Serotonin (5HT) is an important neuromodulator, and the serotonin transporter (SERT) plays a central role in controlling 5HT signaling and availability. Genetic variations in SERT are associated with several neuropsychiatric disorders including depression, anxiety, obsessive compulsive disorder, and autism. Moreover, SERT is a clinically relevant target for antidepressants including selective serotonin reuptake inhibitors (SSRI's), although the precise therapeutic mechanisms of these drugs remain unclear. SERT is also found in the periphery, including prominent expression in adrenal chromaffin cells where its role is poorly understood. Chromaffin cells are an important neuroendocrine component of the sympathetic nervous system that release a cocktail of catecholamines, peptides, and others transmitters to ensure coordinated physiological responses, for example during the """"""""fight-or-flight"""""""" response to acute stress. They also serve as a versatile neurosecretory model that enables detailed insight into the cellular and molecular mechanisms of exocytosis. Although 5HT is typically thought to act through cell surface receptors, recently it has been proposed to act as an intracellular signaling molecule in smooth muscle, platelets, and pancreatic beta-cells. This novel mechanism involves covalent binding of 5HT to cytosolic proteins by transglutaminase-2 (dubbed """"""""serotonylation""""""""). Our preliminary data show that chromaffin cells accumulate 5HT through uptake by SERT. Our data using pharmacology (SSRIs) and transgenic mice (knock-out and knock-in models of SERT) also support a role for SERT in the regulation of chromaffin cell exocytosis. We postulate that 5HT acts at as an intracellular messenger following acute uptake by SERT to modulate neuroendocrine exocytosis. We will combine patch-clamp, carbon fiber amperometry, calcium imaging, and photolysis of """"""""caged"""""""" intracellular messengers with chromaffin cells isolated from wild type mice, SERT knockout mice, and a novel knock-in mouse with a point mutation that renders SERT insensitive to antidepressants and cocaine. We will also use electron microscopy (EM) to assess the number, size, and distribution of large dense core vesicles. Biochemical approaches will determine if activity dependent serotonylation occurs. These investigations have the potential to significantly change our understanding of the mechanisms that control neurosecretion and the mechanisms of antidepressants and other drugs that target SERT. This will provide the foundation for future expanded applications to investigate a new paradigm for 5HT / SERT mediated signal transduction.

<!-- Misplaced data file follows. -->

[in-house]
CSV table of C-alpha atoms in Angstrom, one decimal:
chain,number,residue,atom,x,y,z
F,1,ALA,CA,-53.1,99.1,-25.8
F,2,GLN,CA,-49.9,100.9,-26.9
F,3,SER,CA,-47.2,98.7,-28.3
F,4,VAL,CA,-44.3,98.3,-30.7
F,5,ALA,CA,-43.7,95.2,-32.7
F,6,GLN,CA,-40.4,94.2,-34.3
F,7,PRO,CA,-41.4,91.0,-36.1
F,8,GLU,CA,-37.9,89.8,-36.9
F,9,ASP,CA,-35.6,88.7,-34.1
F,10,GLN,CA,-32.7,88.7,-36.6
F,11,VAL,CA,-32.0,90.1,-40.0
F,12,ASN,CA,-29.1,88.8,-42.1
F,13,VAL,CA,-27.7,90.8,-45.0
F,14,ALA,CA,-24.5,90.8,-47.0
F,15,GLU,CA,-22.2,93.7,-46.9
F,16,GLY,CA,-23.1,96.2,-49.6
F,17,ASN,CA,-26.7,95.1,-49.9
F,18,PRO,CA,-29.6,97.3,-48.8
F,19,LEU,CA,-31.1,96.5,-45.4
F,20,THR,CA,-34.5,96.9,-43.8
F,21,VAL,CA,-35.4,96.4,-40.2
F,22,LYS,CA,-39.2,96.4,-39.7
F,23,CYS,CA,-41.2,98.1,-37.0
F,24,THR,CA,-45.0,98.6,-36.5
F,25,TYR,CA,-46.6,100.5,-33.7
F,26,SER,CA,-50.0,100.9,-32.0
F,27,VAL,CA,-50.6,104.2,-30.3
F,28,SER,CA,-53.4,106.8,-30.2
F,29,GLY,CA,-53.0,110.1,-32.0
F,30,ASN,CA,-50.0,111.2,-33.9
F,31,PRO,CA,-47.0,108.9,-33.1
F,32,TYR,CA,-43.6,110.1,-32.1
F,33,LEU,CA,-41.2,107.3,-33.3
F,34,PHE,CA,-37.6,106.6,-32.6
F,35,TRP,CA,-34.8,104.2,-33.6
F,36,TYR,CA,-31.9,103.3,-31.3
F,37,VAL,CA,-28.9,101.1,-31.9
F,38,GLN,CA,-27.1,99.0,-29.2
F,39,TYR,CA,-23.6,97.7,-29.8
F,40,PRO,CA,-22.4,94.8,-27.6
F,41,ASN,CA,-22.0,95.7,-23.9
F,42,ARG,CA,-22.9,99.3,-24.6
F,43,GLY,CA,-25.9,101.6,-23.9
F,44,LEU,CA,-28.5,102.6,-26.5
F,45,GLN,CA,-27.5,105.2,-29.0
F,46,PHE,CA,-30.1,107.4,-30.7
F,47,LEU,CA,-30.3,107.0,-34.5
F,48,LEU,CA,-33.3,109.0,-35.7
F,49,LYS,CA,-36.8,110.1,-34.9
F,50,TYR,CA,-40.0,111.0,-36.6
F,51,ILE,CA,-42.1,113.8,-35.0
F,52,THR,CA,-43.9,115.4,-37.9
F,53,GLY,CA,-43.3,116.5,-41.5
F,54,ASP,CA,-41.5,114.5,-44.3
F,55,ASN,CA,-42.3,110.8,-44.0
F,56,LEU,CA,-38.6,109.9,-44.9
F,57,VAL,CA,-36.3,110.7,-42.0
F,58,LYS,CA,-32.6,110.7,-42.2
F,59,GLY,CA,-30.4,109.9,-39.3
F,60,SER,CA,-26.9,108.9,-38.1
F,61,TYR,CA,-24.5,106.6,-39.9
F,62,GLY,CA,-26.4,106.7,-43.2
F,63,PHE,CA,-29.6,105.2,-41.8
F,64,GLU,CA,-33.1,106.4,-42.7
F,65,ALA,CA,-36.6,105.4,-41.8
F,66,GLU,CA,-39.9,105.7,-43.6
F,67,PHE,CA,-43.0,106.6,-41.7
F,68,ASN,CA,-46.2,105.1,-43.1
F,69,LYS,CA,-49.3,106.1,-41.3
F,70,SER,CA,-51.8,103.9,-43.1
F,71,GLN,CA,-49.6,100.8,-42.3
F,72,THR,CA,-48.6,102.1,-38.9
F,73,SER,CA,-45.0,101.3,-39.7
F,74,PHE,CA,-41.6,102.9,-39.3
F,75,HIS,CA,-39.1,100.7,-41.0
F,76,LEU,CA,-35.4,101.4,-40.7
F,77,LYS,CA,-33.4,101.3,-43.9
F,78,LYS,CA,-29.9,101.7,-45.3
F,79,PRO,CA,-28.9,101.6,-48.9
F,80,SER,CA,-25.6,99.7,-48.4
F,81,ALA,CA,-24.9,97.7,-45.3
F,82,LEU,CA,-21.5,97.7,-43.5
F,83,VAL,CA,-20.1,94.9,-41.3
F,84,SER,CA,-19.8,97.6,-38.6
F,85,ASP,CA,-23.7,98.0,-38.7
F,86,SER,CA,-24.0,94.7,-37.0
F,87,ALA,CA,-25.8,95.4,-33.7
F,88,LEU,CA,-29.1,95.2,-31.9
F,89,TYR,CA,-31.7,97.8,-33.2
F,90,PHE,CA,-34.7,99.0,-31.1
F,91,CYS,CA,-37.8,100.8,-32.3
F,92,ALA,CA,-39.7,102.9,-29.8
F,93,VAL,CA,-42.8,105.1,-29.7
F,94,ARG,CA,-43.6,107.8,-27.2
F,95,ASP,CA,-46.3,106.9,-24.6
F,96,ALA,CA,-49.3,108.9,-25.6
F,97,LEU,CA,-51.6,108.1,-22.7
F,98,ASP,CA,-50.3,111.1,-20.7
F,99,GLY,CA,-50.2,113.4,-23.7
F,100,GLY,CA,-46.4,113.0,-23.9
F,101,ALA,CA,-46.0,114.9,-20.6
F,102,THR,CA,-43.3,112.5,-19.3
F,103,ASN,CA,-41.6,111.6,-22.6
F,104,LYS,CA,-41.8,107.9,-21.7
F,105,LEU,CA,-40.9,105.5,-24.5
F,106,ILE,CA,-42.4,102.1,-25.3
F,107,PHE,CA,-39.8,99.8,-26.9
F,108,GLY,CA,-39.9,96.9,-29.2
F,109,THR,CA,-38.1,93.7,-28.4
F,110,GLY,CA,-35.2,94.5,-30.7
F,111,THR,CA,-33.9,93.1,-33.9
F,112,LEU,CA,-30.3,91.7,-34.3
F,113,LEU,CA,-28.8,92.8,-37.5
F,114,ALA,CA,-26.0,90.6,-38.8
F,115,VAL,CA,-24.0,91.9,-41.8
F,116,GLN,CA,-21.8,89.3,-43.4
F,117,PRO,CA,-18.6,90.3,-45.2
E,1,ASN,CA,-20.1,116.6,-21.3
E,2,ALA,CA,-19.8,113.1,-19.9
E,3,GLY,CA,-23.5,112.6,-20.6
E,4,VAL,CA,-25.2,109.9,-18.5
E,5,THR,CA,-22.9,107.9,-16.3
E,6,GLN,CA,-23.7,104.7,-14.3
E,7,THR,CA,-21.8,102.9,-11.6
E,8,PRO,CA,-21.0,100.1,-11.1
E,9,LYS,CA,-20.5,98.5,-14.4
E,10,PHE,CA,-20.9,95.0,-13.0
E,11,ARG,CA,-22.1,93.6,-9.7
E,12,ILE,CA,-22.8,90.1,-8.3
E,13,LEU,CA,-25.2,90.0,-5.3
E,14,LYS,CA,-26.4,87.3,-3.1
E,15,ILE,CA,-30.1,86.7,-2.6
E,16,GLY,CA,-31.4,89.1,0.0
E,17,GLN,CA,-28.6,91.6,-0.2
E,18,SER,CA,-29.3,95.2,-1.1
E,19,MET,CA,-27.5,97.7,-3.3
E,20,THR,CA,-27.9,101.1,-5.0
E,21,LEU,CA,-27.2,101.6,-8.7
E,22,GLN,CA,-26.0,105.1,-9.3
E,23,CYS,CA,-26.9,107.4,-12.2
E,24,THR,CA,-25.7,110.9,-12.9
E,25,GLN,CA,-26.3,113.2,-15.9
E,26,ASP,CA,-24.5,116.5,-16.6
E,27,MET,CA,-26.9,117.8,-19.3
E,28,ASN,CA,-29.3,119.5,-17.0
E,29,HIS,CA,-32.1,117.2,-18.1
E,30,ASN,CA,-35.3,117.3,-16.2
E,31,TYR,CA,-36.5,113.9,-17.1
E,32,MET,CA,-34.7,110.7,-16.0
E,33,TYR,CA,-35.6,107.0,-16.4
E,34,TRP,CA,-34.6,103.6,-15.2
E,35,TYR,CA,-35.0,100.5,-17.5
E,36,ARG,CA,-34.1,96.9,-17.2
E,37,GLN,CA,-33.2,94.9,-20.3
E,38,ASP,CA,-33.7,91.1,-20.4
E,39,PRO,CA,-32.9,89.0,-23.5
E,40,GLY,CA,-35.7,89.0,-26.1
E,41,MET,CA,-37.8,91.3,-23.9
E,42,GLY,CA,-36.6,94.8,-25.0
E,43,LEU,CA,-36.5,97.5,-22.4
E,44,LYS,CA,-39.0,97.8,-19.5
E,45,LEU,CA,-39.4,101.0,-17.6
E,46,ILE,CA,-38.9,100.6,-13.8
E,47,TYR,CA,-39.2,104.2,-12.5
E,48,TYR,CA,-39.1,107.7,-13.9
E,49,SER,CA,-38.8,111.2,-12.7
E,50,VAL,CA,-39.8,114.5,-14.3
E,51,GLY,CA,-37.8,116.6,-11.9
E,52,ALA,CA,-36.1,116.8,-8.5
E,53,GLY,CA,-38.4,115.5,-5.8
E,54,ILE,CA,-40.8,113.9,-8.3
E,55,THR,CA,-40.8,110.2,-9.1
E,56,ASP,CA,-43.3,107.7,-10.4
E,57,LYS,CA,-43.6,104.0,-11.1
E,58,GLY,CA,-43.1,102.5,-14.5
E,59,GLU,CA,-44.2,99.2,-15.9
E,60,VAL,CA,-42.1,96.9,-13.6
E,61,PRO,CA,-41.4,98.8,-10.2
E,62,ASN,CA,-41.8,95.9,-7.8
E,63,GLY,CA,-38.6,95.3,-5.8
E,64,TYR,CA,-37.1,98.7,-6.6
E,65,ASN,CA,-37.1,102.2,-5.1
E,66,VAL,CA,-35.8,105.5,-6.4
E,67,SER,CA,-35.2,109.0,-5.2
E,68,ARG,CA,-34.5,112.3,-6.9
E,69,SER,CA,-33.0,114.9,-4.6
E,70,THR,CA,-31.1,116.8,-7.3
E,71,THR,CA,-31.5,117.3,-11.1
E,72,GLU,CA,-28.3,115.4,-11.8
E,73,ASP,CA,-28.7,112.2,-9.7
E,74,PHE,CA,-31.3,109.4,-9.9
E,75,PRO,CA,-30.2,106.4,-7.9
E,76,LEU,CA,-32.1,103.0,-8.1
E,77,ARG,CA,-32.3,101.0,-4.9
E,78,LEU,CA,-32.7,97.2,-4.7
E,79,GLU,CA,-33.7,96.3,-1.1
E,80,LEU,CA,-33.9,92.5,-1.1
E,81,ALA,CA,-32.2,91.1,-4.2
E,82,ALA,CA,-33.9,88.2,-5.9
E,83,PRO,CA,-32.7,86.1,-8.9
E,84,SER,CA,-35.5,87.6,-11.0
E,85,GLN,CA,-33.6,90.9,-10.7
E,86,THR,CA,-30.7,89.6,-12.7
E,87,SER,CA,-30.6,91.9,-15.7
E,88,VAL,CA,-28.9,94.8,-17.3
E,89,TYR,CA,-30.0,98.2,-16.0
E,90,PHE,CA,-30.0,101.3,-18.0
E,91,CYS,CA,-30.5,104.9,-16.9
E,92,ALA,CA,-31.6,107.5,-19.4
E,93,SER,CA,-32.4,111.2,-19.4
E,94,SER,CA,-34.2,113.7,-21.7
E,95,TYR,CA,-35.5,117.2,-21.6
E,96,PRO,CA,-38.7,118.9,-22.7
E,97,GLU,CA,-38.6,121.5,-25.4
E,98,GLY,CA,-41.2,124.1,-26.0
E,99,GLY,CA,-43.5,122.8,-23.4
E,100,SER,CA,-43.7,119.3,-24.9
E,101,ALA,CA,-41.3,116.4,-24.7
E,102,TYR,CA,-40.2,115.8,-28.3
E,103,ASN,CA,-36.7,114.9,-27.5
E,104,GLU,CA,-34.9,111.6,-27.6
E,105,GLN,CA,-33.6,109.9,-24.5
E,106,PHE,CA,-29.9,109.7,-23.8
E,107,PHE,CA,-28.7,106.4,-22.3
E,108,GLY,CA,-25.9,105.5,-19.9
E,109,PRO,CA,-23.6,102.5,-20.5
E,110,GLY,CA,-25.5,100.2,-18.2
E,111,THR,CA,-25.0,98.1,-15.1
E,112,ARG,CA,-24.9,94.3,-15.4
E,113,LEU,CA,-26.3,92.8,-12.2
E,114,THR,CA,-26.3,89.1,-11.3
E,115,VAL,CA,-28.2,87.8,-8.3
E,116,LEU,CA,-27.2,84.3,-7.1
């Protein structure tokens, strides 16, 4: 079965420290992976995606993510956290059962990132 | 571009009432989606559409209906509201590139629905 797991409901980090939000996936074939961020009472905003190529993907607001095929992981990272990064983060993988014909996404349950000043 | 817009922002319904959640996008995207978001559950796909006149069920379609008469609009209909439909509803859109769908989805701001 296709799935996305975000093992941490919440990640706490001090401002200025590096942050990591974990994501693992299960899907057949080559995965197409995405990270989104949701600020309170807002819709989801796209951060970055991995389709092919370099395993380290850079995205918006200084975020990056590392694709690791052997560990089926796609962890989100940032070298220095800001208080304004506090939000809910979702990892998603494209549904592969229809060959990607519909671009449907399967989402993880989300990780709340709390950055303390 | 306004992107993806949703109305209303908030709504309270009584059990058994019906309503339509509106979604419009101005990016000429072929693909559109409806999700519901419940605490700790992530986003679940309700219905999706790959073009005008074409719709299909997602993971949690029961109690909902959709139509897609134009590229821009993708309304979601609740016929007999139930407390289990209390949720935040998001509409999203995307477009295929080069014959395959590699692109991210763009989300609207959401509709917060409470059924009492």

Serotonin and the serotonin transporter (SERT) play important roles in controlling neuronal and neuroendocrine function. Genetic variations in SERT are associated with several neuropsychiatric disorders. Moreover, SERT is a clinically relevant target for antidepressants including selective serotonin reuptake inhibitors (SSRIs), although the precise therapeutic mechanisms of these drugs remain unclear. This proposal will test a novel mechanism by which SERT might control neurotransmitter and hormone secretion, and provide new insight into the cellular effects of SSRIs and other drugs that target SERT.
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